Hear from CIOs, CTOs, and other C-level and senior execs on data and AI strategies at the Future of Work Summit this January 12, 2022. Learn more


Crunchyroll

Streaming video service Crunchyroll has just rolled out a new platform that allows its viewers to purchase merchandise related to the shows they’re watching, the company told VentureBeat today.

Crunchyroll is well known among anime lovers because it’s the largest source of Japanese animation programming in the U.S, with over 15,000 hours of officially licensed content localized into multiple languages. The service provides access to content the same time it airs in Japan for those that sign up for premium subscriptions that cost between $5 to $12 per month. There’s also a free, ad-supported service that offers viewers access to content weeks after its initial premiere.

“Our goal is to bring our loyal viewers a surround-sound consumer experience with the ability to purchase DVDs, video games, figures, and other highly relevant merchandise related to their favorite shows,” said Crunchyroll COO Brady McCollum in a statement.

Selling products alongside a streaming video services is hardly a new concept, as Amazon is just now getting into this with its Prime Instant Video service and online store. However, Crunchyroll is worth paying attention because of how much its matured over the years and what it could predict about the future of the online video business. It started out as a company that enabled its users to upload bootleg copies of anime for others to watch without obtaining the proper licensing deals. Today, it’s got licensing deals, a successful streaming subscription (more than 200,000 customers), and ad-supported services with over 8 million monthly viewers and 127 million monthly views across the world.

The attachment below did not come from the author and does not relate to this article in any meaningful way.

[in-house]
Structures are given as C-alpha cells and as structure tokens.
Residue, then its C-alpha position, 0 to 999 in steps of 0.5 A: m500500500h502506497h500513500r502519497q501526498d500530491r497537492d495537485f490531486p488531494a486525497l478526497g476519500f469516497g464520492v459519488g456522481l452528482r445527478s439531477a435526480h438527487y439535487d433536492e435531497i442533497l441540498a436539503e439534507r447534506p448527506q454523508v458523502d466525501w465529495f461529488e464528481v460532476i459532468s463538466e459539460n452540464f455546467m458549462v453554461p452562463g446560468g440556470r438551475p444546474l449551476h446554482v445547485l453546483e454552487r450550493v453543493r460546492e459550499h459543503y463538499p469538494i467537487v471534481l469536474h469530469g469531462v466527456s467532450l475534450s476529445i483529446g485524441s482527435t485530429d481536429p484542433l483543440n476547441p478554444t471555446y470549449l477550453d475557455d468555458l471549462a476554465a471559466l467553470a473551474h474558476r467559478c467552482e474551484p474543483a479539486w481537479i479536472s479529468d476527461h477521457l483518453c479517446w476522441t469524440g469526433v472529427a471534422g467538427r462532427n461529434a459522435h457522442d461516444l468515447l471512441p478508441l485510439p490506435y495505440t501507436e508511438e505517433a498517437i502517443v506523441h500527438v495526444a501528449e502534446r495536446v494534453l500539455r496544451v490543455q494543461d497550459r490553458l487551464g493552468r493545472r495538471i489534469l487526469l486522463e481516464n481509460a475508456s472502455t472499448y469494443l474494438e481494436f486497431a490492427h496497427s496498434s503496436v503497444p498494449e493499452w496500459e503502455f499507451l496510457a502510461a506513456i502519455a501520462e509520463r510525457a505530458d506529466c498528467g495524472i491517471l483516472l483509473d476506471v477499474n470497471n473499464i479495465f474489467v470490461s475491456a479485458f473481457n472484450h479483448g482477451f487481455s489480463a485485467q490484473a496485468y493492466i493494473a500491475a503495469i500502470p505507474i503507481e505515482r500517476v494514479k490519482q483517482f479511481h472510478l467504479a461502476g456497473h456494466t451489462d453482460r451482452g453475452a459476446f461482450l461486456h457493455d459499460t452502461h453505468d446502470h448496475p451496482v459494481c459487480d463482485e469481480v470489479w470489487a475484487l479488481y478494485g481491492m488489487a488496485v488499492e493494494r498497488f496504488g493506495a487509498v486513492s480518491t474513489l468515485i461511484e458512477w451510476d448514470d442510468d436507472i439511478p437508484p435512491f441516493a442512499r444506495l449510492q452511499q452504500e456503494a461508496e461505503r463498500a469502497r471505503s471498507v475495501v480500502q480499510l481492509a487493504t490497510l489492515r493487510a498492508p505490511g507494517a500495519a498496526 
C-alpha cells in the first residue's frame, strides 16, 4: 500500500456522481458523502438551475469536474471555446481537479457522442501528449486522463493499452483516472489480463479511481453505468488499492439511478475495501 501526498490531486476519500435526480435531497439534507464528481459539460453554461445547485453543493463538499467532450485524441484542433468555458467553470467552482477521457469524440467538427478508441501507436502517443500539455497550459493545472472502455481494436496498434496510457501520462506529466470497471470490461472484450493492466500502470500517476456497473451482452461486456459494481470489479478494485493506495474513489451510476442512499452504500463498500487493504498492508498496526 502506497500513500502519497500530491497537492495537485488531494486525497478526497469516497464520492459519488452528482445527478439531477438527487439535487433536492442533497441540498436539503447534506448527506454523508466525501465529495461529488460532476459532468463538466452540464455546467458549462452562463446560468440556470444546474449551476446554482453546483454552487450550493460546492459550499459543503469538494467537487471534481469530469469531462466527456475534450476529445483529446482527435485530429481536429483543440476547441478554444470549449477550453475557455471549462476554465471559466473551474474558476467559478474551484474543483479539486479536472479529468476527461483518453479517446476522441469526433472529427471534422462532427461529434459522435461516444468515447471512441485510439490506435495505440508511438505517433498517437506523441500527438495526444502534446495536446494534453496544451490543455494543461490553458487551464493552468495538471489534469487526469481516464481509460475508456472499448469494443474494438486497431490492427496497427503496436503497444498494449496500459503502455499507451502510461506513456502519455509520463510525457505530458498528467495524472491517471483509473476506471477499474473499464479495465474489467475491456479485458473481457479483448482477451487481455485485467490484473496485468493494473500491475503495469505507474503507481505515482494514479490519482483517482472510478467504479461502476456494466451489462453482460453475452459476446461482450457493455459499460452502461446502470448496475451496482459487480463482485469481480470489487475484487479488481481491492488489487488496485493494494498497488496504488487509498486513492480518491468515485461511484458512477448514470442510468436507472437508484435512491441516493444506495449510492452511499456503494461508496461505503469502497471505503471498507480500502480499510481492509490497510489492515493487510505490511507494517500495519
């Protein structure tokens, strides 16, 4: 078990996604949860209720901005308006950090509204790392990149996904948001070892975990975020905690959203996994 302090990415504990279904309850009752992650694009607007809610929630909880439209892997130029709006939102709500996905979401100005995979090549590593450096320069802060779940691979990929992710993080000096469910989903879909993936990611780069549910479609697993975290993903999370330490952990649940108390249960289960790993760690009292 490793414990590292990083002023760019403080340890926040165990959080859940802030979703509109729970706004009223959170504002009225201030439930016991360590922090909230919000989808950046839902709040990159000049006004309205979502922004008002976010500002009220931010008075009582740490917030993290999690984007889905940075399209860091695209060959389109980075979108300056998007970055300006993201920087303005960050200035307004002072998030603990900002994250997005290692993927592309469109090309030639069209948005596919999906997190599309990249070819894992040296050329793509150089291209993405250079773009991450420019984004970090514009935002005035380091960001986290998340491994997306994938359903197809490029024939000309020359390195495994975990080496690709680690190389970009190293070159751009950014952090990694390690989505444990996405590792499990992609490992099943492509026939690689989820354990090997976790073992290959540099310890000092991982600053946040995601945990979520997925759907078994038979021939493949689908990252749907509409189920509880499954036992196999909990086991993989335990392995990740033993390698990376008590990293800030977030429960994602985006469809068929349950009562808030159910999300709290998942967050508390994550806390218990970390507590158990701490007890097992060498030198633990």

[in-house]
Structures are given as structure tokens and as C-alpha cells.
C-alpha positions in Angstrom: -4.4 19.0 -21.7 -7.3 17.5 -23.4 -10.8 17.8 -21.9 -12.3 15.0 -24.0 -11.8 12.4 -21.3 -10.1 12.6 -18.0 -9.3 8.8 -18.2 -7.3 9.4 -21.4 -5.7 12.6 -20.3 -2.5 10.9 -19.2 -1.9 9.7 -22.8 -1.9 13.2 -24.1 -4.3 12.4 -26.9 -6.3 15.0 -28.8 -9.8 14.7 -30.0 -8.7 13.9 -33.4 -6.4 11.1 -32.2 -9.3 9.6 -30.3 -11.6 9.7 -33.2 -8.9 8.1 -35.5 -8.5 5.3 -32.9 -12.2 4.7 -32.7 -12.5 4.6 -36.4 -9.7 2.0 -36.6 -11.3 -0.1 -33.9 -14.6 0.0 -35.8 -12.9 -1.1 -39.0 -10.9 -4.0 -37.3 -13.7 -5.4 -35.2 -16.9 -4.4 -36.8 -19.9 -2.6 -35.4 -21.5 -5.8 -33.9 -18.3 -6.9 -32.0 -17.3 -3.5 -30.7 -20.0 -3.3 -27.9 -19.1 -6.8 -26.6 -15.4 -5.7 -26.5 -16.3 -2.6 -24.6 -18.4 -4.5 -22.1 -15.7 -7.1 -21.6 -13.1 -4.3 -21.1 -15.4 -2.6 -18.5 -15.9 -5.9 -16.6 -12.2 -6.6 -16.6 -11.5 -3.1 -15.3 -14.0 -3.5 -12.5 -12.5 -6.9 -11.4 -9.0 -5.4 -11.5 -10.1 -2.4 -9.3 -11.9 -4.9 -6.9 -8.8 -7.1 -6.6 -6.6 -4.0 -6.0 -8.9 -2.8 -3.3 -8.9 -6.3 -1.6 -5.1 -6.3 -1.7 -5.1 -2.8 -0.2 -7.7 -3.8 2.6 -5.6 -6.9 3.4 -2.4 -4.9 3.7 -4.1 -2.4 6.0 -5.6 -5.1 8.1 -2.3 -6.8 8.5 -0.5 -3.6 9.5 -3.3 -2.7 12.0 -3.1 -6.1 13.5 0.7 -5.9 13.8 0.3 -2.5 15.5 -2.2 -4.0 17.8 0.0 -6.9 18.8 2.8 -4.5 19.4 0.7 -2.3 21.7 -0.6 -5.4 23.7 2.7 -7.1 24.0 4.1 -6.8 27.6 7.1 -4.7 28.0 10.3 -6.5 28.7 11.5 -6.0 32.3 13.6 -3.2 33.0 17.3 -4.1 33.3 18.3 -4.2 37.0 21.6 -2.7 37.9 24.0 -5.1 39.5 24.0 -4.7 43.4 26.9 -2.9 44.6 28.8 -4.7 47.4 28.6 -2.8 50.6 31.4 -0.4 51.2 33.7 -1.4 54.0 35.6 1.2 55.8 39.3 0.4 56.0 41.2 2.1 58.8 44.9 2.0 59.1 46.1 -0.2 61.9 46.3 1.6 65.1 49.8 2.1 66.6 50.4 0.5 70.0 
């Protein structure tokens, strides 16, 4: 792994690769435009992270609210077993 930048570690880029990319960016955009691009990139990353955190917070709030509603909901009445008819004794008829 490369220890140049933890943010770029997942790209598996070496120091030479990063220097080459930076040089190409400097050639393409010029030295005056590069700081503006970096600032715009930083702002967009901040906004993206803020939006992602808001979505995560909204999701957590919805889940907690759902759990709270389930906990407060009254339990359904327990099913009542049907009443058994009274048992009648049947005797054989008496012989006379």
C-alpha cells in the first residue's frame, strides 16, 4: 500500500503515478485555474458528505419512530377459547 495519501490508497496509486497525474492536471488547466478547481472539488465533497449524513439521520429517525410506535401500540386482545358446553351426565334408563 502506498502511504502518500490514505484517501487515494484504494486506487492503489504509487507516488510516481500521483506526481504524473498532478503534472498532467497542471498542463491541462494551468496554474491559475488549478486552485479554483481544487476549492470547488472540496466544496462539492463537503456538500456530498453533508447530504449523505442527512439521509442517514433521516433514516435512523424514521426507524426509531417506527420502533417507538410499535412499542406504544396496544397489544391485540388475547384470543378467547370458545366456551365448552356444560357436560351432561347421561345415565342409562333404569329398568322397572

And now that Crunchyroll is starting to generate revenue by selling merchandise from the programming it offers could point to the future of the streaming video service business in general. For example, Hulu could easily adopt this model in the near future should the licensing first-run TV episodes become greater — especially if Hulu finds itself sold to a company that doesn’t own one of the major broadcast networks (ABC, NBC, Fox).

As for Crunchyroll, the move to sell merchandise isn’t actually a huge gamble, as the company points out that 70 percent of revenue for companies that produce anime comes from merchandising. The merchandise itself is being sold via deals with Asian distributors that aren’t partnering with any other U.S. companies.

Founded in 2008, the San Francisco-based startup has offices in Los Angeles and Tokyo. It’s previously raised $4.8 million in funding from Venrock and TV Tokyo.

VentureBeat

VentureBeat's mission is to be a digital town square for technical decision-makers to gain knowledge about transformative technology and transact. Our site delivers essential information on data technologies and strategies to guide you as you lead your organizations. We invite you to become a member of our community, to access:
  • up-to-date information on the subjects of interest to you
  • our newsletters
  • gated thought-leader content and discounted access to our prized events, such as Transform 2021: Learn More
  • networking features, and more
Become a member